This was made originally as a book trailer, to capture the essence of Lilián’s latest collection Bestial published in Zaragoza, Spain, by Papeles de Trasmoz, Olifante Editions, 2019. Her collection explores her Afro-Colombian roots and the death of her father. While writing the poems she was taking African dance classes in Madrid and we wanted to capture something of the African influence in this poetry film.
We live in a neighborhood of Madrid with a large migrant population, with people from Senegal, Guinea-Conakry, Morocco, Bangladesh, China, etc., and us (Colombia and New Zealand), and we decided to film this at night in streets with the dancer Marisa Cámara (Guinea-Conakry) and the poet and performer Artemisa Semedo (Galicia/Cape Verde). The music is ‘Zuru’ by the Colombian duo Mitú.
I include Catarsis in my Poesía sin fronteras program exploring translation, otherness, identity and death in cinepoetry from across the Americas, which by the way is available for public screening anywhere in the world — whenever such a thing becomes possible again. In the meantime, you can watch all the films here.
Half videopoem, half music video, this new film from antenablue — director Charles Olsen and poet Lilián Pallares — features Pallares acting and supplying the voiceover together with a musical arrangement of her poem by Nestor Paz and Manuel Madrid from Poesía Necesaria. Be sure to click the closed captioning (CC) icon to access Olsen’s English translation.
Columbian poet Lilián Pallares is an actress with considerable charisma in this entertaining film-poem by New Zealand director Charles Olsen (Antena Blue). The use of silent-movie-style intertitles for Pallares’ text necessitates separate videos for the Spanish and English versions, but it’s worth it, I think, for the way it accentuates the manic, comic style. Spanish composer and pianist Pablo Rubén Maldonado contributed an original composition for the soundtrack.
A videopoem by Charles Olsen (Antena Blue), intended as a trailer for the book from which the text is sourced: Pájaro, vértigo (Editorial Huerga & Fierro, 2014) by the Colombian writer Lilián Pallares. Be sure to click on the CC (closed captioning) icon to read Olsen’s English translation. The guitar music in the soundtrack is by Quique Meléndez.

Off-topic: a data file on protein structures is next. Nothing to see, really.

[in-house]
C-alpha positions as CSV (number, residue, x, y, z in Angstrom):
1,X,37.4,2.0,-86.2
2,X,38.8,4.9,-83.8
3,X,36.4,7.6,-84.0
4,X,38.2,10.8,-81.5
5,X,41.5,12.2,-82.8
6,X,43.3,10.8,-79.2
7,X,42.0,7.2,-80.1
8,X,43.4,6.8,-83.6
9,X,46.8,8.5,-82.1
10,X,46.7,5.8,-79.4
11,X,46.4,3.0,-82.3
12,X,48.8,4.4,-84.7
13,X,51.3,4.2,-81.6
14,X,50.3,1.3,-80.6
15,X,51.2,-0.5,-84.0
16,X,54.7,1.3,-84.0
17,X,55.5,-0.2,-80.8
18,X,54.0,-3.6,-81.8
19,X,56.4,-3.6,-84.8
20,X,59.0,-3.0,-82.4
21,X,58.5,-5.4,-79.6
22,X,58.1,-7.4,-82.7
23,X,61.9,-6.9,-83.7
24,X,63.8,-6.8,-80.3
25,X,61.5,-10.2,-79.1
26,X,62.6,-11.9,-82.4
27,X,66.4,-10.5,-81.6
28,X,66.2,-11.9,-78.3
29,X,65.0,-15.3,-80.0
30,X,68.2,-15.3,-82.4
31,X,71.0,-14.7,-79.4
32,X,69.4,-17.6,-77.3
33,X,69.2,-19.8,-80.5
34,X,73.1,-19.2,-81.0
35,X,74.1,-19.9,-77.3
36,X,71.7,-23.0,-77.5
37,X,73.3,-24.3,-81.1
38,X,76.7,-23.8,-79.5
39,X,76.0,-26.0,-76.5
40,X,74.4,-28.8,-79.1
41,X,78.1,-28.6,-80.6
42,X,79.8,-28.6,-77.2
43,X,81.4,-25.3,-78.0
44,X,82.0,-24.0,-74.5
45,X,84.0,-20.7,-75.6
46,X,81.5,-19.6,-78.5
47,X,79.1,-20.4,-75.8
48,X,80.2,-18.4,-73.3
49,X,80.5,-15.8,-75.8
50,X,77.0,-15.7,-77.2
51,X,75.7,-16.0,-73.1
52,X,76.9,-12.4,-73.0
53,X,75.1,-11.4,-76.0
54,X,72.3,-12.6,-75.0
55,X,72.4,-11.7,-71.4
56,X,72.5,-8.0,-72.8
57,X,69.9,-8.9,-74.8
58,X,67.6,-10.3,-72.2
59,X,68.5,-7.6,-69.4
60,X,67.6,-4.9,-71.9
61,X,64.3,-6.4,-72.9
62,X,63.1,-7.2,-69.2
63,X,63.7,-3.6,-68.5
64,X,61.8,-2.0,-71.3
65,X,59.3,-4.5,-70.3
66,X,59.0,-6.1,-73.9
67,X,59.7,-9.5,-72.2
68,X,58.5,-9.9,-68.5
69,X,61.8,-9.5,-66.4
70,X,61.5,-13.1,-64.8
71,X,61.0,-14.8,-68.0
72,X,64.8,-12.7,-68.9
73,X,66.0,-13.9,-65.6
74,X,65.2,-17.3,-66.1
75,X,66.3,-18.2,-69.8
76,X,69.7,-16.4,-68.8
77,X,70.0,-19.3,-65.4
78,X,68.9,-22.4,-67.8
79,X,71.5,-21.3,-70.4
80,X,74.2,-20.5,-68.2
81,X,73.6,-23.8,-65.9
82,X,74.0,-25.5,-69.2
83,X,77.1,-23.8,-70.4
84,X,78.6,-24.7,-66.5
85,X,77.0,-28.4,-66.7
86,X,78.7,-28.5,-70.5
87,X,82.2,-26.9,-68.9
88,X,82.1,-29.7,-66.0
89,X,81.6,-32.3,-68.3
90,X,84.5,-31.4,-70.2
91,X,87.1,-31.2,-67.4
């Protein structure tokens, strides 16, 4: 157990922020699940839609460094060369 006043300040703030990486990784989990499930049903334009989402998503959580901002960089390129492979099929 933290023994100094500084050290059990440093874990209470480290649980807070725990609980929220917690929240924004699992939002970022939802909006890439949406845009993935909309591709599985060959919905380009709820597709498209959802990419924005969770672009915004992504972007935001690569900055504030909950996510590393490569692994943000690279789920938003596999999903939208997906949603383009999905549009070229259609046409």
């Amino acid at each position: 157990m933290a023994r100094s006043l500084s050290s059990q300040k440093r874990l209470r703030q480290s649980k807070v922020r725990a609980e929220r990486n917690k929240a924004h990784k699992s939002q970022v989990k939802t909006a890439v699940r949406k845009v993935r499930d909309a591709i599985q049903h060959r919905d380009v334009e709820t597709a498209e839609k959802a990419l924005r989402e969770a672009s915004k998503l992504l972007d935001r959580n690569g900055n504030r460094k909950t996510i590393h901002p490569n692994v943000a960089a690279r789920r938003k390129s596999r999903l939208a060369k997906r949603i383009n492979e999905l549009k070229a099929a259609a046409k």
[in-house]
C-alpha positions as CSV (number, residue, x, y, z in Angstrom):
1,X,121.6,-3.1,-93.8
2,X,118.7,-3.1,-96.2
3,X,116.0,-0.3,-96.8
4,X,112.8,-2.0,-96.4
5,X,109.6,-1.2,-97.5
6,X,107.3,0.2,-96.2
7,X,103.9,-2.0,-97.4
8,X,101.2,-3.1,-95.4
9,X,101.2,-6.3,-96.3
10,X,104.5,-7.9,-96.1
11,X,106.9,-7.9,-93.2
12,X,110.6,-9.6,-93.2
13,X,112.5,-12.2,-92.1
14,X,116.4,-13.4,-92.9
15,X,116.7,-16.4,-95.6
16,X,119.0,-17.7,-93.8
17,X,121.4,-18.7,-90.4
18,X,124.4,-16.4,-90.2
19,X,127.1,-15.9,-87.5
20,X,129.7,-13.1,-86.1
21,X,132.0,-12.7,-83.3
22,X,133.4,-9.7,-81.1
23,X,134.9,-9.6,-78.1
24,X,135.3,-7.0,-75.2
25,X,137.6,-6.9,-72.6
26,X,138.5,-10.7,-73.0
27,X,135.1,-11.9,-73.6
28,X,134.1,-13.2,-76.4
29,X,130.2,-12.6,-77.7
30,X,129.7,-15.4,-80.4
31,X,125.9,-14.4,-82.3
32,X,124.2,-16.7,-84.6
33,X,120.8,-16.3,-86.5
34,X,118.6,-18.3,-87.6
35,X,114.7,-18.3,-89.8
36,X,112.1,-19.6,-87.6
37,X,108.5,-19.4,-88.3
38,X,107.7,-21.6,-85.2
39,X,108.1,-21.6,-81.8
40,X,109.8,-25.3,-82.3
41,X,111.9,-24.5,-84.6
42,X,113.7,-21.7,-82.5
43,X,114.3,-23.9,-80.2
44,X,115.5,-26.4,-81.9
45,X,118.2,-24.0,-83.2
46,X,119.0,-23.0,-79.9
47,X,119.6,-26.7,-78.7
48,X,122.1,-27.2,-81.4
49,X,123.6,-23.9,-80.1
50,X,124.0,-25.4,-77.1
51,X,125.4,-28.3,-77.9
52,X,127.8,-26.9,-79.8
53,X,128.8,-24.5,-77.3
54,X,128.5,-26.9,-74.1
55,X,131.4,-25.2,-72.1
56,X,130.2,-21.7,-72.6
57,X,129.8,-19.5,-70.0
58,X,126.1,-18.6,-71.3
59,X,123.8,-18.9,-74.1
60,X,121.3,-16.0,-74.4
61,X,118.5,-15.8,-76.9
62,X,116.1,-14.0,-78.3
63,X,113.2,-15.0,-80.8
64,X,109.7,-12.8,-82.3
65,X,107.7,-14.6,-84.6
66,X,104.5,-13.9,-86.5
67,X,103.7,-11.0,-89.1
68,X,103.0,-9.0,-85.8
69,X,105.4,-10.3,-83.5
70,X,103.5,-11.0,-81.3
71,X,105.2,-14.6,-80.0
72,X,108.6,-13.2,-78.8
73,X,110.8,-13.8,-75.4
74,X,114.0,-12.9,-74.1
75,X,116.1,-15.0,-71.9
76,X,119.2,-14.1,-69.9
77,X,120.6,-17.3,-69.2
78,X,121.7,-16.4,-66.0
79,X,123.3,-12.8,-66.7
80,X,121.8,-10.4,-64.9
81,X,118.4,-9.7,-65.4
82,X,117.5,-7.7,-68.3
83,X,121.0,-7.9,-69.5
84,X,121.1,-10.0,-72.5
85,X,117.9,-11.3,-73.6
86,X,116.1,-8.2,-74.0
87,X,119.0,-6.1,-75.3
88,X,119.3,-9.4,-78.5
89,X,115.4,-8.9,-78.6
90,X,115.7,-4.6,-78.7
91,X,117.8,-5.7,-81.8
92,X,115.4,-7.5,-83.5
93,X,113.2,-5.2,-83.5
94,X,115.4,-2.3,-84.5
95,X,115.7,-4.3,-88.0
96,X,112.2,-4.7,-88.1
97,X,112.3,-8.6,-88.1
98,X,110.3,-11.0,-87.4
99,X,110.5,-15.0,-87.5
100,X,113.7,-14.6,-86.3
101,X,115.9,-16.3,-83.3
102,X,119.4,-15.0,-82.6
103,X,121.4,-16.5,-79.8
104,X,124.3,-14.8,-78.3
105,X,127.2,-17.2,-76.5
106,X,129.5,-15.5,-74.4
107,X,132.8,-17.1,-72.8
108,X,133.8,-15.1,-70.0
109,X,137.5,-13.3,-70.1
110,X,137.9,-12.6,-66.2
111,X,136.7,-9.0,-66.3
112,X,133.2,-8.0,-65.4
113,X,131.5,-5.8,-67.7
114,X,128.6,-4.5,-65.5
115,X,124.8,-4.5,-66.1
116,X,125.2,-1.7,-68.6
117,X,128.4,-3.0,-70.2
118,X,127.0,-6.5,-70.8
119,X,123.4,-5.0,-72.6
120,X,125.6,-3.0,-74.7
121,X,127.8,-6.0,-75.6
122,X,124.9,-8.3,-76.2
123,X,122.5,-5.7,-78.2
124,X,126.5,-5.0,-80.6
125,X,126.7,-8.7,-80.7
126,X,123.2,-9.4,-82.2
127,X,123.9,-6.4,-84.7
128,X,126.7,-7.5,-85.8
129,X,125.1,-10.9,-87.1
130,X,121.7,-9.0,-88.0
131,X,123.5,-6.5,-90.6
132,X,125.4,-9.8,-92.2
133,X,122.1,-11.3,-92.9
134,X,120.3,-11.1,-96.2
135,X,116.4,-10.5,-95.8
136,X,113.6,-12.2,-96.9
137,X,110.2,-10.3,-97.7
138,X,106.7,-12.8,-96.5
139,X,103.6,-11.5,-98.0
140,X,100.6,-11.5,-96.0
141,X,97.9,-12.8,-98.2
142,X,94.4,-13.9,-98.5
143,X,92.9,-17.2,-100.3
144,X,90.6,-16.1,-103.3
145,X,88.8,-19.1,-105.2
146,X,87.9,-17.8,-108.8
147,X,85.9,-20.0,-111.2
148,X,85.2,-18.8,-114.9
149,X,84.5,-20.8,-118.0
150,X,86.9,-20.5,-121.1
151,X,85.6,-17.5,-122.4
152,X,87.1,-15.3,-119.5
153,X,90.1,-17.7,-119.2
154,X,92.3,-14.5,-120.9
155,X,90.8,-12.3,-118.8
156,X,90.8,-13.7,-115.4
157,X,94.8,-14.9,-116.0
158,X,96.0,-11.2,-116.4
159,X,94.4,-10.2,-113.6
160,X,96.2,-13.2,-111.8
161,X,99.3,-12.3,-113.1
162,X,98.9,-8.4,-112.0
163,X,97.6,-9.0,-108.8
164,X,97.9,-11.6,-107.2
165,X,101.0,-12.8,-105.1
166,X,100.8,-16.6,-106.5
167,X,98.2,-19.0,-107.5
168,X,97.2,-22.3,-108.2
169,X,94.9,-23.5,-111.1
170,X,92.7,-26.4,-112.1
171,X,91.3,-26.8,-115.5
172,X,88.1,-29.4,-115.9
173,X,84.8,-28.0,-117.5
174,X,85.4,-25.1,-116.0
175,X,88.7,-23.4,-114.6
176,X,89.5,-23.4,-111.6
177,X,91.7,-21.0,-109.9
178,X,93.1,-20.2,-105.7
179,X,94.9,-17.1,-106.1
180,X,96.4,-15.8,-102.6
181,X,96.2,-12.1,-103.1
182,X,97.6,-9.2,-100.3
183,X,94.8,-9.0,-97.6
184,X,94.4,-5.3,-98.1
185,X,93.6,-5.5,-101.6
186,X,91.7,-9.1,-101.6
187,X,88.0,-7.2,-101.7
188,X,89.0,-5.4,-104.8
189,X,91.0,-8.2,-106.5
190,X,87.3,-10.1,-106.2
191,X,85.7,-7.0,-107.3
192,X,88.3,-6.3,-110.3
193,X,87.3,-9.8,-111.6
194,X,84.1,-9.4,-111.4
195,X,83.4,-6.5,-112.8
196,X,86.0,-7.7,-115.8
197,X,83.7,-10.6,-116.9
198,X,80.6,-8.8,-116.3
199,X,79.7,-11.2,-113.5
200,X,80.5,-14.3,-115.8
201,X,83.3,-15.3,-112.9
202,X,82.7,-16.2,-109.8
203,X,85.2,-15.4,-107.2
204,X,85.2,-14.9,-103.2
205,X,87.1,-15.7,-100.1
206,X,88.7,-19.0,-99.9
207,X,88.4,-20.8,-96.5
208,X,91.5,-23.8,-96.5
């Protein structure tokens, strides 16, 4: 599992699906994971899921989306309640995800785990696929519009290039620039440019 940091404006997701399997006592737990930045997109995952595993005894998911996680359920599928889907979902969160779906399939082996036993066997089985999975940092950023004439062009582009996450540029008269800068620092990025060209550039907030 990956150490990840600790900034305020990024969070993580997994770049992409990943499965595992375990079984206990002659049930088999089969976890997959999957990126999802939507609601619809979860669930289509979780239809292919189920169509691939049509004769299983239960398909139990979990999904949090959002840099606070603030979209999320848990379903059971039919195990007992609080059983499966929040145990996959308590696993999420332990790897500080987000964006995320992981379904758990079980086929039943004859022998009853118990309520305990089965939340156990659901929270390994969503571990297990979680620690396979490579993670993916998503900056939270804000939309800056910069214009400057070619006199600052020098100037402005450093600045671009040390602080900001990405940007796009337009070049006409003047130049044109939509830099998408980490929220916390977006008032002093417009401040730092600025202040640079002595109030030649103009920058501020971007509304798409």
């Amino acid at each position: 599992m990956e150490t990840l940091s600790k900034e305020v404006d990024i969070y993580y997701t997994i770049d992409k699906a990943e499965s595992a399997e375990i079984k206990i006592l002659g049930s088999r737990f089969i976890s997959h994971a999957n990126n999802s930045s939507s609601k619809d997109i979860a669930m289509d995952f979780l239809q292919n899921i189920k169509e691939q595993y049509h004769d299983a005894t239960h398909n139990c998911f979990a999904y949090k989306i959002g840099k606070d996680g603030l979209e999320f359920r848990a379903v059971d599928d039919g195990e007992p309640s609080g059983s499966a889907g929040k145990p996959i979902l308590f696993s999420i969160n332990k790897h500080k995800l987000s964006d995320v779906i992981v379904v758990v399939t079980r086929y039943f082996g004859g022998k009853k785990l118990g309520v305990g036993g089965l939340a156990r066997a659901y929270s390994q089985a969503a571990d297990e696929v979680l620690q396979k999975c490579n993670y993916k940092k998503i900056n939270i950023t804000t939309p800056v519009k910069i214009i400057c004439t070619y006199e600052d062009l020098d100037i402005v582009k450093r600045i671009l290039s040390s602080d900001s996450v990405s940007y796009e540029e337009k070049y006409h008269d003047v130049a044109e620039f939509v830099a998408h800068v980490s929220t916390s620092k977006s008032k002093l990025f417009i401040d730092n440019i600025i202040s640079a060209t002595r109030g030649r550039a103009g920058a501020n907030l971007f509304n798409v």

I’m tethering my life
so the storm doesn’t escape me.
costs the unthinkable.
A series of gnomic pronouncements, as if in response to an unseen interrogator, accompany shots of the poet’s visible traces: his identity papers, fingerprints, and typewritten words. Ángel Guinda stars in this gem of a book trailer, the work of Charles Olsen, a New Zealander currently residing in Spain, and the production company Antena Blue. (Be sure to click the CC icon on the lower right to read the subtitles—a very good English translation.)
This was one of two Olsen/Antena Blue films selected for screening at ZEBRA this year. Olsen wrote about his experience at ZEBRA for the big idea/te aria nui.
The second film poem, included in the section “Wracking Your Brains” – our preoccupations with the past, doubts and spiritual unrest – was a piece we made for the Spanish poet Ángel Guinda, “Libro de Huellas” (The Book of Traces) where, in a series of striking aphorisms, he reflects on memory, religion, and power.
I began making film poems using my own poetry and that of my wife, the Colombian writer Lilián Pallares, with whom I direct the production company Antena Blue, “The observed word”. There is a great freedom to explore all the aspects of the image, sound, text, words, narrative, pace, and as a poet-filmmaker it is not necessarily the poem that has to come first. It may be an image or a personal story that lends itself to a poetic treatment later inspiring the text or a filmmaker may piece together fragments of dialogues, sounds and images to create a collage of words and images.